plea is always spoken of as "a defense." 1 Clark & M. Corp., Sec. 174; 5 Thomp. Corp., Sec. 5967.

The defendant will pursue such course in this respect as it may be advised.

Petition Allowed.

DOUGLAS, J., dissenting. Taking the opinion of the court in its regular order, my first objection is to the vague and indefinite manner in which a well established doctrine is therein stated. The possibility of bi-lateral construction is always a dangerous defect in the definition of a principle. In any event it tends to weaken the principle and may become the entering wedge in its eventual destruction. During the recent floods in the Mississippi River, I was much impressed at the published statement that five hundred men were at work on the Waterloo levee attempting to stop up what was originally only a crawfish hole. We may well learn a lesson from the laws of nature and hence I sometimes dissent more on account of what the opinion may lead to, than from what it actually decides.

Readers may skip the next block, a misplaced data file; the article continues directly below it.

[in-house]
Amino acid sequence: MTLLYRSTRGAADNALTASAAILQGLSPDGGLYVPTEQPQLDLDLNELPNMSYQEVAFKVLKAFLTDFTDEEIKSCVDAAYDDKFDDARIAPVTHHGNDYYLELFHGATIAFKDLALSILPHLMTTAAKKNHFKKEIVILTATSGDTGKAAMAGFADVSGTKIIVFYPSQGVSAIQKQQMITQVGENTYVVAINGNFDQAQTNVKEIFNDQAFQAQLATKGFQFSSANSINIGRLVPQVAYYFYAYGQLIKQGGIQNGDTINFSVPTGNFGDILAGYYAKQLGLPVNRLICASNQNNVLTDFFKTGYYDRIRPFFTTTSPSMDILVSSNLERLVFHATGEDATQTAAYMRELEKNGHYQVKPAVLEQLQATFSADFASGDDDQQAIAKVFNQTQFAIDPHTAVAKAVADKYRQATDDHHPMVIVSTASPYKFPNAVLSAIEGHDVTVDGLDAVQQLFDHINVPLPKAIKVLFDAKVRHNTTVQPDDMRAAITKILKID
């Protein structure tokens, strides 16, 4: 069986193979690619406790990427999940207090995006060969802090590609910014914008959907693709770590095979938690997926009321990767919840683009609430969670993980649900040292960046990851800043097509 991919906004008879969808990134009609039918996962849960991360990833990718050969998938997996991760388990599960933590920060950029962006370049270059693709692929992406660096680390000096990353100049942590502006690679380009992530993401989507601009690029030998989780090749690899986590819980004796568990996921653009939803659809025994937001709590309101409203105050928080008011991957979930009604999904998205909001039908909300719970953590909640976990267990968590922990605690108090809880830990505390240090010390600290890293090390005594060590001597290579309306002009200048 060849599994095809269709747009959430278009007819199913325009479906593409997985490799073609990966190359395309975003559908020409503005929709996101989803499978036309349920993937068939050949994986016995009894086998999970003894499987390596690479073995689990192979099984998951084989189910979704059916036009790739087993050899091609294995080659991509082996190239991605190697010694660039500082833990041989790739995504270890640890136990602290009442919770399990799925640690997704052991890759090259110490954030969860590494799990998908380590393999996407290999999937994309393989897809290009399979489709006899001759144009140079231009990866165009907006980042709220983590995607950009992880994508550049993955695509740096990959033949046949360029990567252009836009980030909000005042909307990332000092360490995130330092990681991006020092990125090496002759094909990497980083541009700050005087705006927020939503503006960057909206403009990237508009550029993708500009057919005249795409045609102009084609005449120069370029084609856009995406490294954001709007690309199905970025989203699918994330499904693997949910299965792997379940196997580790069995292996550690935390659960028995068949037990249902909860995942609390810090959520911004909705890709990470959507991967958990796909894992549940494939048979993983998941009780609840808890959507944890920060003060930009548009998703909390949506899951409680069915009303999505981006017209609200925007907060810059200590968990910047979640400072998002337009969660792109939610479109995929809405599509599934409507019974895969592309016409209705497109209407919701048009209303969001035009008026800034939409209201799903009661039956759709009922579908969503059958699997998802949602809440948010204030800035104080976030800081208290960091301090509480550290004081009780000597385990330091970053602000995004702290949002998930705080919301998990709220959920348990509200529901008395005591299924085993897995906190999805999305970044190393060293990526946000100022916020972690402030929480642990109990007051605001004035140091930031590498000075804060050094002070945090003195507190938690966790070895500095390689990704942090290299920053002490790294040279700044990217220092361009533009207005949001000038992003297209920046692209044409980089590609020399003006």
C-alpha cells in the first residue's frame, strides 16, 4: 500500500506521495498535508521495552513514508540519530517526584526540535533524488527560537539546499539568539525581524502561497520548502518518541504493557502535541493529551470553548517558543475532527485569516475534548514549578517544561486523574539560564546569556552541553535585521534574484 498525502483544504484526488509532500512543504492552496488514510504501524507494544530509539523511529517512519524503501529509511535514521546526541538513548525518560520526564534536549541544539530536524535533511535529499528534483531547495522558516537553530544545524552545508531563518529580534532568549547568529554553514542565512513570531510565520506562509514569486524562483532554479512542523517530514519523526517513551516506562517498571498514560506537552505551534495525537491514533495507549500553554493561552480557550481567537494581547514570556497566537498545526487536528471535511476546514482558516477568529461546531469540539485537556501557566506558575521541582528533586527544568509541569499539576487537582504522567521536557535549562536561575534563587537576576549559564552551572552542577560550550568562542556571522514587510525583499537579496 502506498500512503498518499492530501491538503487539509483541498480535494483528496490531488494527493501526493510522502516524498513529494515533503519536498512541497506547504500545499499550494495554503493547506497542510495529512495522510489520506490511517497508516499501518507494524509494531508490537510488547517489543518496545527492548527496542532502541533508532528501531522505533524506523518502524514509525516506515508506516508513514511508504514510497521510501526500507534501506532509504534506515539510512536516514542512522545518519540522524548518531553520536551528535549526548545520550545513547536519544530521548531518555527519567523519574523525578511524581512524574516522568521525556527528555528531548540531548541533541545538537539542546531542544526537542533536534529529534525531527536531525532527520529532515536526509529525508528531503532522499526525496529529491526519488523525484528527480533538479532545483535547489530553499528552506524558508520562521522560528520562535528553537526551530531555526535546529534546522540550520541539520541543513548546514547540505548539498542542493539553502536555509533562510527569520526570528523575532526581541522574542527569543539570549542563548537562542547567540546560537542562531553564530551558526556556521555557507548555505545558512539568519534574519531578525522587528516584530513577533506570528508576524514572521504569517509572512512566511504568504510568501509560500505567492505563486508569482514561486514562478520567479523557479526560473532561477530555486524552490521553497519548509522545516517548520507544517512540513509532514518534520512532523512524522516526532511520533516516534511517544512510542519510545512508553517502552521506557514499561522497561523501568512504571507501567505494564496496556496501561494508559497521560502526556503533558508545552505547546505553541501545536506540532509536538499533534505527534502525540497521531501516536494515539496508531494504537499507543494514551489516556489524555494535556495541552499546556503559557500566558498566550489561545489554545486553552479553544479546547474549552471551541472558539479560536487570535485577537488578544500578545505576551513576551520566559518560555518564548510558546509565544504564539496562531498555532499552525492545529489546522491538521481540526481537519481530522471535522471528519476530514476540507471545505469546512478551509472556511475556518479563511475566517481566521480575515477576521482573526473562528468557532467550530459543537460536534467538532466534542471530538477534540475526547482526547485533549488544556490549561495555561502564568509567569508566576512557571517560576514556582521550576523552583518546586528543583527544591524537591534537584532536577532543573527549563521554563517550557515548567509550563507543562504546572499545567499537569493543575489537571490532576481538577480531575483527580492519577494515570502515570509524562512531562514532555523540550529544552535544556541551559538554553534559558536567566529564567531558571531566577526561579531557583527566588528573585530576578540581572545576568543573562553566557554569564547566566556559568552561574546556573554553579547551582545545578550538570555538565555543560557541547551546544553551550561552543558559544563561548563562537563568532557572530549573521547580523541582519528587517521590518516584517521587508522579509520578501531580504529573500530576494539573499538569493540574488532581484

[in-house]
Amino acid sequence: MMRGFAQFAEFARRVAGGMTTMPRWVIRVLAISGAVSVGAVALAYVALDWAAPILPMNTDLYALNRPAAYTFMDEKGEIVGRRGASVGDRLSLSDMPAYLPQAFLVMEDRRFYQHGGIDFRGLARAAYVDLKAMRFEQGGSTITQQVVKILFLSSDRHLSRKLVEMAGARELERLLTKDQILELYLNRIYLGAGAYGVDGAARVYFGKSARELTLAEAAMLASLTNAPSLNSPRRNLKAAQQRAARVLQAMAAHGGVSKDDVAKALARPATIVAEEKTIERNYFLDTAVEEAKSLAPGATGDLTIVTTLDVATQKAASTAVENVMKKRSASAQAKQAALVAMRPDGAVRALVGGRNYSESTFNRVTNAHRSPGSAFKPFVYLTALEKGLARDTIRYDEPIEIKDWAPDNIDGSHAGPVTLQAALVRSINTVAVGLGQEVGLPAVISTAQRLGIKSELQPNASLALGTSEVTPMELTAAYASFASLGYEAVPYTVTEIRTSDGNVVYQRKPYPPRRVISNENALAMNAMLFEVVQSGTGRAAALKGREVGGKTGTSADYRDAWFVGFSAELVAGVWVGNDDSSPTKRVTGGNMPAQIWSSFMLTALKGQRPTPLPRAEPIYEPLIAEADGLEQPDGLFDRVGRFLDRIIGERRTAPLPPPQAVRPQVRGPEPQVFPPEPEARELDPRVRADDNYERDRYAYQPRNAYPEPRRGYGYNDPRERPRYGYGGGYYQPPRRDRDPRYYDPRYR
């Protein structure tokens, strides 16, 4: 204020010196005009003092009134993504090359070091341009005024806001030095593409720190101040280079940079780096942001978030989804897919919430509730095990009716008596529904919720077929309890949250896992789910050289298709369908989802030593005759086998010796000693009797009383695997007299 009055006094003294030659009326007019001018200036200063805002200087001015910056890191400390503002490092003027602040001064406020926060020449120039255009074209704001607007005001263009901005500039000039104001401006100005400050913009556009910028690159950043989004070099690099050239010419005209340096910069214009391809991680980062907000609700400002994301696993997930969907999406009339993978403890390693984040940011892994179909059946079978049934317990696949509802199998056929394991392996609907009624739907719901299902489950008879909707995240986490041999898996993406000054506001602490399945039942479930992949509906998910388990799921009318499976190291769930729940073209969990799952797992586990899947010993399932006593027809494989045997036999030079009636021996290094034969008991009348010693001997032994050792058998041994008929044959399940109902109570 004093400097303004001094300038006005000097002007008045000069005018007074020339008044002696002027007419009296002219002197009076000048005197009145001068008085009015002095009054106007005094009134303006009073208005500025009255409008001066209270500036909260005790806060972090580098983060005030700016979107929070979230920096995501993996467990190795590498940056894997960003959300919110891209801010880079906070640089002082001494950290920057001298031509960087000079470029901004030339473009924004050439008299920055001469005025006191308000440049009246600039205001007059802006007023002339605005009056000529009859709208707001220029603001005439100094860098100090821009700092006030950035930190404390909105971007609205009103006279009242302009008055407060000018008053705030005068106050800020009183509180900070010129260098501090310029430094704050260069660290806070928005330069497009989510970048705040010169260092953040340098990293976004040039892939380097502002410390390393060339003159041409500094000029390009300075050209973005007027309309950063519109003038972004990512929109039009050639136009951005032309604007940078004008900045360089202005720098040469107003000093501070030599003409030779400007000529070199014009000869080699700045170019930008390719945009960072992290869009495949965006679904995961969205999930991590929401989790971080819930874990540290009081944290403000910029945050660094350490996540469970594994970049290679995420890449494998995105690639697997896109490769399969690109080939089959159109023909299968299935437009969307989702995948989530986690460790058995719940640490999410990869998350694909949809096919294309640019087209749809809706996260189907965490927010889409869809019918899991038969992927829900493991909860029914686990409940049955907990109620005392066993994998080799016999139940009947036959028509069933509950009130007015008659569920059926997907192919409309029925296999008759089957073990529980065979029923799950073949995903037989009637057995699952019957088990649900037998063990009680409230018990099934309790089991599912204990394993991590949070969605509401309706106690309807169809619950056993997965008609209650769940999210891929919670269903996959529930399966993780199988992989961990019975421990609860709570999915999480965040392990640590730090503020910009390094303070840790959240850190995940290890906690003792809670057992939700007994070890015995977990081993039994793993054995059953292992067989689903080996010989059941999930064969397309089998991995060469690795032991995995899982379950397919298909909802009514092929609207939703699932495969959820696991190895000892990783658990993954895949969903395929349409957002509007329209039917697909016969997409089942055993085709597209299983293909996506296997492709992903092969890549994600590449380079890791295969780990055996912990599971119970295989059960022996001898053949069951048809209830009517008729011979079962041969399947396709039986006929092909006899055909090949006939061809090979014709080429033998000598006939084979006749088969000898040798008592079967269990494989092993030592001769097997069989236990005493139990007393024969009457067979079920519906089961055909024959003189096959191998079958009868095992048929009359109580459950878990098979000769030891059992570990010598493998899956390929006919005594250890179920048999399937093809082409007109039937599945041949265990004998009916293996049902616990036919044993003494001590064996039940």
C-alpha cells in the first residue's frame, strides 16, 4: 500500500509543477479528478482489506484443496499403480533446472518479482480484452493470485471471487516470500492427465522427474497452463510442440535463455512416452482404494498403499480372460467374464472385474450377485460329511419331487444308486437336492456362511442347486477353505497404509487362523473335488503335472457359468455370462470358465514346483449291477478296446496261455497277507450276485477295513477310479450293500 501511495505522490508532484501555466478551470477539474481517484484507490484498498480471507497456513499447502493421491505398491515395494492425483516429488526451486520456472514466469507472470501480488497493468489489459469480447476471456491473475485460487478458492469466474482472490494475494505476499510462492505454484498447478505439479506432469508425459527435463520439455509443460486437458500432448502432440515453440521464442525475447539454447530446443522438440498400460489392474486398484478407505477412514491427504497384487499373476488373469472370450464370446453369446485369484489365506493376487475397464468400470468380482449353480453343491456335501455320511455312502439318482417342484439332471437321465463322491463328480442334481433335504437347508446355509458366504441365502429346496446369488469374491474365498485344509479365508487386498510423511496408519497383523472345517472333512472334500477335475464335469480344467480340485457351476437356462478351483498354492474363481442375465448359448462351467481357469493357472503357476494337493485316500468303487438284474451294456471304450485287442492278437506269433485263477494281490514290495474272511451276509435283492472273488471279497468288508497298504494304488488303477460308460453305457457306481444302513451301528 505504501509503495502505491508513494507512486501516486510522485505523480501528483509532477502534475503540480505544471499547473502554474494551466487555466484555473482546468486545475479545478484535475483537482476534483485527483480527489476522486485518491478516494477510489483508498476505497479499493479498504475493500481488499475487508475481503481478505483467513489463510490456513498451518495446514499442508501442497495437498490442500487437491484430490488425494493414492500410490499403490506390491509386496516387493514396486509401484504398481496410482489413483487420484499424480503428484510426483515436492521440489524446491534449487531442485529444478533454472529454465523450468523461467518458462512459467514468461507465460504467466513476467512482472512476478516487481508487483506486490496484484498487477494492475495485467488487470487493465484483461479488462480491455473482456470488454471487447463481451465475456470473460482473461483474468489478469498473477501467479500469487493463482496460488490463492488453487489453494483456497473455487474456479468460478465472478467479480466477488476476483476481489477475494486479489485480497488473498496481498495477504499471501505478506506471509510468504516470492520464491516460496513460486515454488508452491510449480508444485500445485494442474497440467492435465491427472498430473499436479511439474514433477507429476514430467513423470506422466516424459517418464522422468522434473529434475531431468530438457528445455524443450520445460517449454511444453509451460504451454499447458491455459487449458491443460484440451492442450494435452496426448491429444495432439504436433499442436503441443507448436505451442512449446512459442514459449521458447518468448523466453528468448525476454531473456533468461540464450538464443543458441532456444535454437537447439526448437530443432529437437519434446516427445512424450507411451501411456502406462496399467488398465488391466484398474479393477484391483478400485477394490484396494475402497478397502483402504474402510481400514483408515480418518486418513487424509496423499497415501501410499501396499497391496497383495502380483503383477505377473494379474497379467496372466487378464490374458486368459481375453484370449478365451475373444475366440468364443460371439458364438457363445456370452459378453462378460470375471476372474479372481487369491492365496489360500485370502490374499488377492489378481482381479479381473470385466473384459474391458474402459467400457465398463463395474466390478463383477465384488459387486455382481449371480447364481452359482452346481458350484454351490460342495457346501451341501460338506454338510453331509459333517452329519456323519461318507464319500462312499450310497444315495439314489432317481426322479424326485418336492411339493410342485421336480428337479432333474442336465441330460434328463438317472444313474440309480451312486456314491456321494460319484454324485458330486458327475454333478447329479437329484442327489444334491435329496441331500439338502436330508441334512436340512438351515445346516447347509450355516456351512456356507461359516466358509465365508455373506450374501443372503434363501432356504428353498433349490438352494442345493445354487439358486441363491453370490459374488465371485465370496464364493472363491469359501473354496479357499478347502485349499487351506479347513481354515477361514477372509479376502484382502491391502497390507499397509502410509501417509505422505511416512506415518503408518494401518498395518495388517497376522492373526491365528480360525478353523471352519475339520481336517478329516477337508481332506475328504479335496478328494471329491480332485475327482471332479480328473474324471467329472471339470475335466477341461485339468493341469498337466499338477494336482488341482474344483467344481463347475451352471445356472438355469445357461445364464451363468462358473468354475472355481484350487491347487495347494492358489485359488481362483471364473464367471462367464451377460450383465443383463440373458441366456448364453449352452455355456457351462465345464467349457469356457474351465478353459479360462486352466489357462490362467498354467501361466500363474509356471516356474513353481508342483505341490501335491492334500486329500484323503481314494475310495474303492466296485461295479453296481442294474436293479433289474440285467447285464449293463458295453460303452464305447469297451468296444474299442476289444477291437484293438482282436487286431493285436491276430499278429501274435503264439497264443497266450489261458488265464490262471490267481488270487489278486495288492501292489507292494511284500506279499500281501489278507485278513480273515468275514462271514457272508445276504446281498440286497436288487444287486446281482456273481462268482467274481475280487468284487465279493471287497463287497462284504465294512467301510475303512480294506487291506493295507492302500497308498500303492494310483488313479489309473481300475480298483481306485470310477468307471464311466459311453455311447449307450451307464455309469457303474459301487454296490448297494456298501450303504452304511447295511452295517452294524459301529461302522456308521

The opinion says: "The only question thus presented for our consideration is whether there was any sufficient testimony to be submitted to the jury to sustain the plaintiff's allegation," etc. I have italicized the word "sufficient" as also some other words quoted in this opinion in order to emphasize my objective point. The proposition would have been complete without this word, as a mere scintilla is not considered as evidence. Even as it stands, the word has been so often defined as meaning anything more than a scintilla that it might not be objectionable were it not for other expressions in the opinion that tend to misconstruction.

Further on the opinion says: "In this condition of the testimony we think it impossible, from a legal standpoint, for a jury reasonably to conclude that the plaintiff had shown